MAOIs and anaesthesia

by | Last updated May 17, 2018 | Published on Aug 8, 2016 | Anti-Depressants, MAOIs

Myth: One cannot give an anaesthetic without ceasing MAOIs first.

The main issue in most operations, and post-operative periods, is the avoidance of analgesics that act as SRIs, viz. meperidine (pethidine), tramadol, dextromephorphan and pentazocine. Other opioids like codeine, oxycodone, morphine, fentanyl, are safe (see (1).

The idea that an anaesthetic cannot be given without first ceasing MAOIs is yet another of the deeply embedded and ill-founded concerns that one encounters. Sadly, it is not inconsequential, because poorly informed careless surgeons (some of whom would struggle to spell ‘pharmacology’) may tell patients due for elective surgery to cease treatment, sometimes without being aware of their history. I have had experience of suicides from relapse of depression as a direct result of such ill-advised cessation of treatment. Therefore, my disparaging view of those surgeons who are too ignorant and arrogant to ask advice, or even inform the prescribing specialist that they have ceased the treatment, will be understandable to some.

In ‘uncomplicated’ anaesthesia, apart from avoiding any use of narcotic analgesics with SRI potency, there are no major problems or interactions. The preponderance of published opinion is, fortunately, lining up behind that view (2-9).

For ‘major’ operations that might require treatment to raise or lower blood pressure there are some minor adjustments of dosage and agents that may be required, but there are no major obstacles. For instance, the hypotensive effect of MAOIs may mean that intra-operative hypotensive measures may be potentiated, and accordingly doses of such drugs may need to be lower. On the other hand, if vasopressor agents are required then directly acting alpha agonists may have their effects slightly potentiated, that means norepinephrine, epinephrine and phenylephrine doses may need to be slightly lower when used in patients on MAOIs. Since ephedrine has releaser potency it is best avoided.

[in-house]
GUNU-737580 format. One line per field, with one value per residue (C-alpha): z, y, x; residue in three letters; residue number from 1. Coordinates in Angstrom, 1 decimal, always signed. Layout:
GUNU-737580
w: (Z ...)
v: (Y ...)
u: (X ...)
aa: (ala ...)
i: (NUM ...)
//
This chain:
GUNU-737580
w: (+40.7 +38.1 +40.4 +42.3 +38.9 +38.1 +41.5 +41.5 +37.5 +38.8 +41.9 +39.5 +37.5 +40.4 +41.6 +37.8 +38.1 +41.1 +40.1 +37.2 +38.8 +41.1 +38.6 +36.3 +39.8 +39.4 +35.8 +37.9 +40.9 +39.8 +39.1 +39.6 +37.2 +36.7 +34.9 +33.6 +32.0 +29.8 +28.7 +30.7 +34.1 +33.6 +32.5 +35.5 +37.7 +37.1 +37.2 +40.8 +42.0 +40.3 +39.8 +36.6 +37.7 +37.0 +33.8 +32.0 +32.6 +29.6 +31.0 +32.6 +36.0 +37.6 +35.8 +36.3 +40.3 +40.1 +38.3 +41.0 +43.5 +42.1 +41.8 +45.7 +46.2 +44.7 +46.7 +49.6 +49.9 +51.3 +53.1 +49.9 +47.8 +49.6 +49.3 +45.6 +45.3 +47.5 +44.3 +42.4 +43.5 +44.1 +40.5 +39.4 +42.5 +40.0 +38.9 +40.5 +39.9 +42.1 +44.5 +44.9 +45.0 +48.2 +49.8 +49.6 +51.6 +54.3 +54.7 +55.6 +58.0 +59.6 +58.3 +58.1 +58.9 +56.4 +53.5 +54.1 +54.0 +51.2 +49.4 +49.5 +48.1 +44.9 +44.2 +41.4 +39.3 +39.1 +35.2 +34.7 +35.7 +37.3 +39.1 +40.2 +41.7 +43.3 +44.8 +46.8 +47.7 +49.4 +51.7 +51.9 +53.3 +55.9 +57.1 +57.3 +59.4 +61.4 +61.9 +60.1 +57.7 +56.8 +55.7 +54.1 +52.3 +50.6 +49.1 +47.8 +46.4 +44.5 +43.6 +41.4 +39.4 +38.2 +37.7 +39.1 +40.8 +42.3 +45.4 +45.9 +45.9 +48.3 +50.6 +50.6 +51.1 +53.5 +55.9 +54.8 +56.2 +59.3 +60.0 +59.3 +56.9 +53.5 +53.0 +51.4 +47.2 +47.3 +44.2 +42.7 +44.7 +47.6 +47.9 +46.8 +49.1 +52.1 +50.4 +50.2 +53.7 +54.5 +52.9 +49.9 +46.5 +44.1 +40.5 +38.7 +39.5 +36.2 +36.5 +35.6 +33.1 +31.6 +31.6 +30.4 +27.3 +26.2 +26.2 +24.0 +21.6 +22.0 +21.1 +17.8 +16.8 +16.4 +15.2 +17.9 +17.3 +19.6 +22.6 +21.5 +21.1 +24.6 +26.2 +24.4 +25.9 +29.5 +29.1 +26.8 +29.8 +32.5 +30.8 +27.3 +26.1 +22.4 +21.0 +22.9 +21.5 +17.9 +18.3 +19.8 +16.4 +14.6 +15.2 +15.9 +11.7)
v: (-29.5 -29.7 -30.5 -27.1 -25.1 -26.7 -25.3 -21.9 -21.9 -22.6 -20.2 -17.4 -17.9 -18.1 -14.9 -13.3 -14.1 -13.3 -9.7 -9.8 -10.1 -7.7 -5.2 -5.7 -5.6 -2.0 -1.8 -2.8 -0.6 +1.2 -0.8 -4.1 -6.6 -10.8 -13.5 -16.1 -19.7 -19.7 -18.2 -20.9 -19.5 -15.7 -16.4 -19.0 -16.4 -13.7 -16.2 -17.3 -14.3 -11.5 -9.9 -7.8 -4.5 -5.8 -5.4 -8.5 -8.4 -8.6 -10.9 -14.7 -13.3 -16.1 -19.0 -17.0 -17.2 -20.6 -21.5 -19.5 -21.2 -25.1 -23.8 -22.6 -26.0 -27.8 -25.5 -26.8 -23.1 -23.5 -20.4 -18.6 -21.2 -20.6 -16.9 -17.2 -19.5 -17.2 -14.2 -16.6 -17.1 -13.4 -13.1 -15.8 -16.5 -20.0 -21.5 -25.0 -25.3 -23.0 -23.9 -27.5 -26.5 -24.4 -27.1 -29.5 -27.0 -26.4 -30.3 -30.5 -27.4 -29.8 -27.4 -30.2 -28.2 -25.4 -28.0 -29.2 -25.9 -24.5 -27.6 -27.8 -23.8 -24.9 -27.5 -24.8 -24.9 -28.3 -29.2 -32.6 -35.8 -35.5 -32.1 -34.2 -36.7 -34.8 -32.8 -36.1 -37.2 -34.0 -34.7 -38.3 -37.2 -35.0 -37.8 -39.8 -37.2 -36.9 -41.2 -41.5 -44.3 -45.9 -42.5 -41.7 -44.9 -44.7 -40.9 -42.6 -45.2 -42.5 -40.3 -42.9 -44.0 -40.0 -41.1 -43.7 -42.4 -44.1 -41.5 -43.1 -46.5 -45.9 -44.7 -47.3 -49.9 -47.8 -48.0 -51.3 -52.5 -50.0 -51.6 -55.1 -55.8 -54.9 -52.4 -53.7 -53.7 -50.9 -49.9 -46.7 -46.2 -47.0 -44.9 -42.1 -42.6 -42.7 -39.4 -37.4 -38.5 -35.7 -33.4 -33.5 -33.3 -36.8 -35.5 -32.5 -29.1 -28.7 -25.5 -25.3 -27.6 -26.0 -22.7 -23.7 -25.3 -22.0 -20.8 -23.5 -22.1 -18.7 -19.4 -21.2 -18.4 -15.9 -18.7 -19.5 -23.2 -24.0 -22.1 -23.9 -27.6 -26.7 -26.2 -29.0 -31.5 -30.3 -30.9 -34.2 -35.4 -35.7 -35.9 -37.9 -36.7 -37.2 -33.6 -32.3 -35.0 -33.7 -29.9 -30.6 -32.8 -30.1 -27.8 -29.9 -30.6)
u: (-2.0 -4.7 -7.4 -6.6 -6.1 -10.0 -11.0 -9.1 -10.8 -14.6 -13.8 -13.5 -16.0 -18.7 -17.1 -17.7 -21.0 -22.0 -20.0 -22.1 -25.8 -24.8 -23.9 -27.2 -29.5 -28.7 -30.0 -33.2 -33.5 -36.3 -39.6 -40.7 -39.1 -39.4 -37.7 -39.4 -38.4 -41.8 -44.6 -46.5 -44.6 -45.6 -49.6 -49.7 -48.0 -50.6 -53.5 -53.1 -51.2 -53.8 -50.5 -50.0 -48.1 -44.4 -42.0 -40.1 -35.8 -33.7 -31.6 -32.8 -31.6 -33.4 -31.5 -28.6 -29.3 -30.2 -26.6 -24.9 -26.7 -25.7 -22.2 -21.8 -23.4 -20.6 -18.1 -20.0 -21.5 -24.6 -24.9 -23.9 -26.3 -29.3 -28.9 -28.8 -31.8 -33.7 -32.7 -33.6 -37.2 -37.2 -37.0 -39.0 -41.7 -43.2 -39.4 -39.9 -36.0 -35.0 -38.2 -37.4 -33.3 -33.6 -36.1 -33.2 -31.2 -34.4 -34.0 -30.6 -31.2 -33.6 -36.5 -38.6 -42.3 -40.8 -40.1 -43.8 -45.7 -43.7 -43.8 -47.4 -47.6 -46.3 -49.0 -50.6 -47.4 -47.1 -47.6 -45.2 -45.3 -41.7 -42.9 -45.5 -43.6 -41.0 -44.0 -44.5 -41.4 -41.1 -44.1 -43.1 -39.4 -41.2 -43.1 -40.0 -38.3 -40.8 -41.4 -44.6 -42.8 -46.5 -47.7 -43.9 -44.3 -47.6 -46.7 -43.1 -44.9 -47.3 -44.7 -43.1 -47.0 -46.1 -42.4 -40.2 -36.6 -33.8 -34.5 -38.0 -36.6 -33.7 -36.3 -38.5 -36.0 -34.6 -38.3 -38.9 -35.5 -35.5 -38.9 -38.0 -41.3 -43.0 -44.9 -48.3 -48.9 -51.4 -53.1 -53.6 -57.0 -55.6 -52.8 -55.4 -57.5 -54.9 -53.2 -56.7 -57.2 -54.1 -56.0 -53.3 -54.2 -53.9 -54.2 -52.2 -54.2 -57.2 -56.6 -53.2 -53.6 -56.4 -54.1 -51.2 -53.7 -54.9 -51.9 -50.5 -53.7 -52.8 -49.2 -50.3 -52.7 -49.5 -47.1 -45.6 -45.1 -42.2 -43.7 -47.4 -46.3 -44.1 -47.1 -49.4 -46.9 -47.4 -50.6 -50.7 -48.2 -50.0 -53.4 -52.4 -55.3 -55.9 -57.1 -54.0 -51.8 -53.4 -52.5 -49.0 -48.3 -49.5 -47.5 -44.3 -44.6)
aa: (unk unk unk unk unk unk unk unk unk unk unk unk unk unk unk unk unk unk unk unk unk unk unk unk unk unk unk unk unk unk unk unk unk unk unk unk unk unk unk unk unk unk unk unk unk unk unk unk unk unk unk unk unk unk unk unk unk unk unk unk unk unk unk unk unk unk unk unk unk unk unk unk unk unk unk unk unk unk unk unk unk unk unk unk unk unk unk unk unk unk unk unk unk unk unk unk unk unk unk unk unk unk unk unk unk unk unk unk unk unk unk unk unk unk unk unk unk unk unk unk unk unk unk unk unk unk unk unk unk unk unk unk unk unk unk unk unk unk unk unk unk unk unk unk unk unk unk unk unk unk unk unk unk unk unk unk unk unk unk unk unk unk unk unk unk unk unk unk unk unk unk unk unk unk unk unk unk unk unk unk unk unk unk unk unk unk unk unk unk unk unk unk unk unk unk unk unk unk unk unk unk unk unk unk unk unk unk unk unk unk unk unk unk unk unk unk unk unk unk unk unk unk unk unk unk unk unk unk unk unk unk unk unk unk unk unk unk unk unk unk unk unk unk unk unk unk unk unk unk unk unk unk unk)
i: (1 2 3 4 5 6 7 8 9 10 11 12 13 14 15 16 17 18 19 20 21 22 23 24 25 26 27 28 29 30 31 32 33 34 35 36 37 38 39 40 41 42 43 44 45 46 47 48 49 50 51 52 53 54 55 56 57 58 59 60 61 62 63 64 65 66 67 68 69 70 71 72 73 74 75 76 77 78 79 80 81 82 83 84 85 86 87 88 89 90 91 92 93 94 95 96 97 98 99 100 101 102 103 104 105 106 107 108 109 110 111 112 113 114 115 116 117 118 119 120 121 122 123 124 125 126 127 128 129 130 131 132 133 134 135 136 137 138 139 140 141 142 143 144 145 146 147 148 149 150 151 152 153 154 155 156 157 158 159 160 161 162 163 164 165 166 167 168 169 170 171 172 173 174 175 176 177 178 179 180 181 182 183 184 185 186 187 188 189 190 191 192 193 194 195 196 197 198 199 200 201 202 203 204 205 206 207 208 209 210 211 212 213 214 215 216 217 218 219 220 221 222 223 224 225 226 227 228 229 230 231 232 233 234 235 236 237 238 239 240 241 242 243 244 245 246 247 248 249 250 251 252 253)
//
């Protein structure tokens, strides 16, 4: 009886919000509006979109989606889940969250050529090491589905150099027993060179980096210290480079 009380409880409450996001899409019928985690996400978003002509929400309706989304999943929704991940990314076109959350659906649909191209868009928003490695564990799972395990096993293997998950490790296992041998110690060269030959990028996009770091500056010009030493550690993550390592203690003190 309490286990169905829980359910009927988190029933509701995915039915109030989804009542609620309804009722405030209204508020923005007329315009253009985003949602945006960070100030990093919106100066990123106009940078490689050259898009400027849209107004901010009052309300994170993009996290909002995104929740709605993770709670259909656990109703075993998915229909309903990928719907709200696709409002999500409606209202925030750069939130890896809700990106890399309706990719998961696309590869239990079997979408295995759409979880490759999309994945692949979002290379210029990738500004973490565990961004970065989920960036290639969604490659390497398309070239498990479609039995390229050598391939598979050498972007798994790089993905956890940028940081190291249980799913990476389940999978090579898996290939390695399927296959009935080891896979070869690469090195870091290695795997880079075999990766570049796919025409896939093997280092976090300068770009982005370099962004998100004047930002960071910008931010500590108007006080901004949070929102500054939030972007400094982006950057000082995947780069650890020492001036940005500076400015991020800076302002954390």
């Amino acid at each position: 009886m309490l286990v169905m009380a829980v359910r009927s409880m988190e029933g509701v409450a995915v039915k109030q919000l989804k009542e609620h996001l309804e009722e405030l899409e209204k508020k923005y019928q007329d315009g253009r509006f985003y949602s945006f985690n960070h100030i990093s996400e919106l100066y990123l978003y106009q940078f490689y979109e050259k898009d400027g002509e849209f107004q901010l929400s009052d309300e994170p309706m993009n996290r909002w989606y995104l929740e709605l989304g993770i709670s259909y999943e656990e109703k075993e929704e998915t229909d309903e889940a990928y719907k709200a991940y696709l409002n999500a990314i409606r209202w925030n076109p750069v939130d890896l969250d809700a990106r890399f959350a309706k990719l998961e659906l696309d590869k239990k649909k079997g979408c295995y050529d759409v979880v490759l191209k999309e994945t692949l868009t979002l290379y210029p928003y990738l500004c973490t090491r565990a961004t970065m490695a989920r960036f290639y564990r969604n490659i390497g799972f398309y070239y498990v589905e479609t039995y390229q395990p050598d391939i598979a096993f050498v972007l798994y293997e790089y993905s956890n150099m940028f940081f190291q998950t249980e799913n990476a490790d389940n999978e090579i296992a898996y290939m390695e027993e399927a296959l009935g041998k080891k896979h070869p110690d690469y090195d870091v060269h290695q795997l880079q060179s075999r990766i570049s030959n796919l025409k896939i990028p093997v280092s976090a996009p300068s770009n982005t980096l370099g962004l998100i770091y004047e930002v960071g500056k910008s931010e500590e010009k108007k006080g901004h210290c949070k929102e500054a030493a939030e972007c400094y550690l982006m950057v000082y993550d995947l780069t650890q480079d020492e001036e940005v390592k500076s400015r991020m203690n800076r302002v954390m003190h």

Keywords: MAOI, anaesthesia, safety, drug combinations; drug–drug interactions


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2.         el-Ganzouri, AR, Ivankovich, AD, Braverman, B, and McCarthy, R, Monoamine oxidase inhibitors: should they be discontinued preoperatively? Anesth. Analg., 1985. 64(6): p. 592-6.

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5.         Cameron, AG, Monoamine oxidase inhibitors and general anaesthesia. Anaesth Intensive Care, 1986. 14(2): p. 210.

6.         Noorily, SH, Hantler, CB, and Sako, EY, Monoamine oxidase inhibitors and cardiac anesthesia revisited. South. Med. J., 1997. 90(8): p. 836-8.

7.         van Haelst, IM, van Klei, WA, Doodeman, HJ, Kalkman, CJ, et al., Antidepressive treatment with monoamine oxidase inhibitors and the occurrence of intraoperative hemodynamic events: a retrospective observational cohort study. J Clin Psychiatry, 2012. 73(8): p. 1103-1109.

8.         Krings-Ernst, I, Ulrich, S, and Adli, M, Antidepressant treatment with MAO-inhibitors during general and regional anesthesia: a review and case report of spinal anesthesia for lower extremity surgery without discontinuation of tranylcypromine. Int. J. Clin. Pharmacol. Ther., 2013. 51(10): p. 763-70.

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